Well, I'm not sure why you would NOT want a contiguous region.
The heap is going to be used to store objects of arbitrary size; some of them live for the length of the program, some are garbage after a few seconds. Garbage collection (for a couple of algorithms, anyway) is going to go through all the objects, figure out which ones are still in use, and then make all other space available. With contiguous space, it can collect a number of objects that were allocated in space next to each other, and then use that space for whatever sized objects come up next.
If the heap space is NOT contiguous, then a long-lived object allocated in the middle of a smaller space cuts that space up into smaller, less useful pieces; i.e., if you have 500M of heap space and it is in 1M contiguous blocks, and you allocate a 2K block out of the middle of one of them, then you have two 499K pieces; you cannot use either of them for a 750K object. If you had one contiguous block, you aren't left to deal with as many limits of your contiguous space, and allocation is easier and faster (since you don't have to figure out things about different contiguous spaces).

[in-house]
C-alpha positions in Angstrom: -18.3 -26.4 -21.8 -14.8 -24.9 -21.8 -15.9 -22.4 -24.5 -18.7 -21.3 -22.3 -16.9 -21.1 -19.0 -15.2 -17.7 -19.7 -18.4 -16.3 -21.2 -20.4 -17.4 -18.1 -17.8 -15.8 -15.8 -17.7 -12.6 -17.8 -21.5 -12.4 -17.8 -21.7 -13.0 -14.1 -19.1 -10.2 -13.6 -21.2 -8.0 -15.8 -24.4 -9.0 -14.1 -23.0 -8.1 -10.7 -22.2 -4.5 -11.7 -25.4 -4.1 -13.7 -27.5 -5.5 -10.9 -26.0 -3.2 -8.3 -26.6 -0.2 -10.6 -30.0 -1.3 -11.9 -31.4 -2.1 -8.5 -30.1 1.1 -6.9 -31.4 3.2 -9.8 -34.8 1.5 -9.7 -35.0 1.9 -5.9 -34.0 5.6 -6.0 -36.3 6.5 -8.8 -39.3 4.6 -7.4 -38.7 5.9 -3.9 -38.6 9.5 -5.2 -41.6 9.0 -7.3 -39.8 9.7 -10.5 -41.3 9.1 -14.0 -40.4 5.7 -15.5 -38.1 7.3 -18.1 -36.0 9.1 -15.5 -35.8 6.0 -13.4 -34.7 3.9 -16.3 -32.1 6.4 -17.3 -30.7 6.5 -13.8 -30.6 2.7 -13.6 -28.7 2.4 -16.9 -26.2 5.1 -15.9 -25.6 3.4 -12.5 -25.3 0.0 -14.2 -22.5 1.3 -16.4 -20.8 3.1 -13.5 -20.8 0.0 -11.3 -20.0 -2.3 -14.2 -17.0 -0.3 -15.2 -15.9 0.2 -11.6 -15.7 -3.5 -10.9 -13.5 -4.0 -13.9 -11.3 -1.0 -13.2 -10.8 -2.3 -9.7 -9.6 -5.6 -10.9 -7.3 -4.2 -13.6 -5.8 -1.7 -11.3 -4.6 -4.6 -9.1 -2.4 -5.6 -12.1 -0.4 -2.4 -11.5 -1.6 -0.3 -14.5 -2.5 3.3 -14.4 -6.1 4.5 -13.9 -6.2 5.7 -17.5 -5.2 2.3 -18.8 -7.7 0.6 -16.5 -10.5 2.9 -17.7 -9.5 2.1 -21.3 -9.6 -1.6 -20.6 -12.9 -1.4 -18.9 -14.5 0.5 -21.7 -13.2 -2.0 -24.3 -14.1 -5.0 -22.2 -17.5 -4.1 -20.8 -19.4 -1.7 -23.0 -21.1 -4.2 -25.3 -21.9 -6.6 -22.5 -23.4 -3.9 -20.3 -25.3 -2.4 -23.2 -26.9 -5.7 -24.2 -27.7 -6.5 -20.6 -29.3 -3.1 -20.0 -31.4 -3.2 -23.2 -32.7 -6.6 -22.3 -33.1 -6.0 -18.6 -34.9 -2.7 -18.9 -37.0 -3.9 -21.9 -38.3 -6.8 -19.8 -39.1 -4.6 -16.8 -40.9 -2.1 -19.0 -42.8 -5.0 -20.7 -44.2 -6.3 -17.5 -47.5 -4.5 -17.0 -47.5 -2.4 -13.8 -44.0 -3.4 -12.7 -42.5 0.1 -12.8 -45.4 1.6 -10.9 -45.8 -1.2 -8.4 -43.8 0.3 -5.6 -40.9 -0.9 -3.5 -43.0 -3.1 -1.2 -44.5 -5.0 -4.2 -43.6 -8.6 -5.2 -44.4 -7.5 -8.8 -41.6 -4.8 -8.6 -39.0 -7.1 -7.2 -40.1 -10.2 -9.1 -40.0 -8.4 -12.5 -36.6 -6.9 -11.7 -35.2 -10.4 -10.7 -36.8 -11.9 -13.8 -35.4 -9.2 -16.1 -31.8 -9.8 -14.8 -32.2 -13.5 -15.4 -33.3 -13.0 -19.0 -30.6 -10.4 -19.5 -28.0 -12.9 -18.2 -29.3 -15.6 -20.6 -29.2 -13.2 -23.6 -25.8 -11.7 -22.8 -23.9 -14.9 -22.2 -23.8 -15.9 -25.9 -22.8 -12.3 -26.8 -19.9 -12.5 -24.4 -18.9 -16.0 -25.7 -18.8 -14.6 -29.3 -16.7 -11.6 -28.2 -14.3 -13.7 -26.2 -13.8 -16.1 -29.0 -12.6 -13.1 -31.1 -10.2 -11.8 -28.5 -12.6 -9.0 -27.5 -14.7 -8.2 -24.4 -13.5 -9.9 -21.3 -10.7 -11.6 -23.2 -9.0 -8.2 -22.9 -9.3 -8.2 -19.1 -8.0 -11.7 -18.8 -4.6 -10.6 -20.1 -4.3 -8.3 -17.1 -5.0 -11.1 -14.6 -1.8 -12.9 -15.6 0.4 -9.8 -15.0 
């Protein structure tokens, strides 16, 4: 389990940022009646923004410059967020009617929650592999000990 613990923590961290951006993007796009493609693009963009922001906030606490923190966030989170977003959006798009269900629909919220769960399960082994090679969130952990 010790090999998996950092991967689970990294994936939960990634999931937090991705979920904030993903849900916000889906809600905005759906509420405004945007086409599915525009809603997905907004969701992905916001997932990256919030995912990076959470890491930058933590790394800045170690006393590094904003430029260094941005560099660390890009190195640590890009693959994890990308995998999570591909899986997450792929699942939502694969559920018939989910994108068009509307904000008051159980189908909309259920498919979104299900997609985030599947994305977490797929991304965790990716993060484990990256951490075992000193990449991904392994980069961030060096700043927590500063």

I believe some JVMs such as JRockit don't have this limitation, which suggests it not specifically required by the JVM specification (although I haven't checked this). The fact that Sun chose to do it this way suggests there are probably advantages related to memory management and garbage collection.
Gaurav Kushwaha wrote:I have a query regarding memory allocation in heap. Why we need contiguous memory region for the heap ?
Do you mean heaps in general or the Java heap? If the first, then the algorithm requires it.
I believe that heapspace was originally configured as a heap; however there's been an awful lot of water under the bridge since their first use, so there may well be more sophisticated structures now.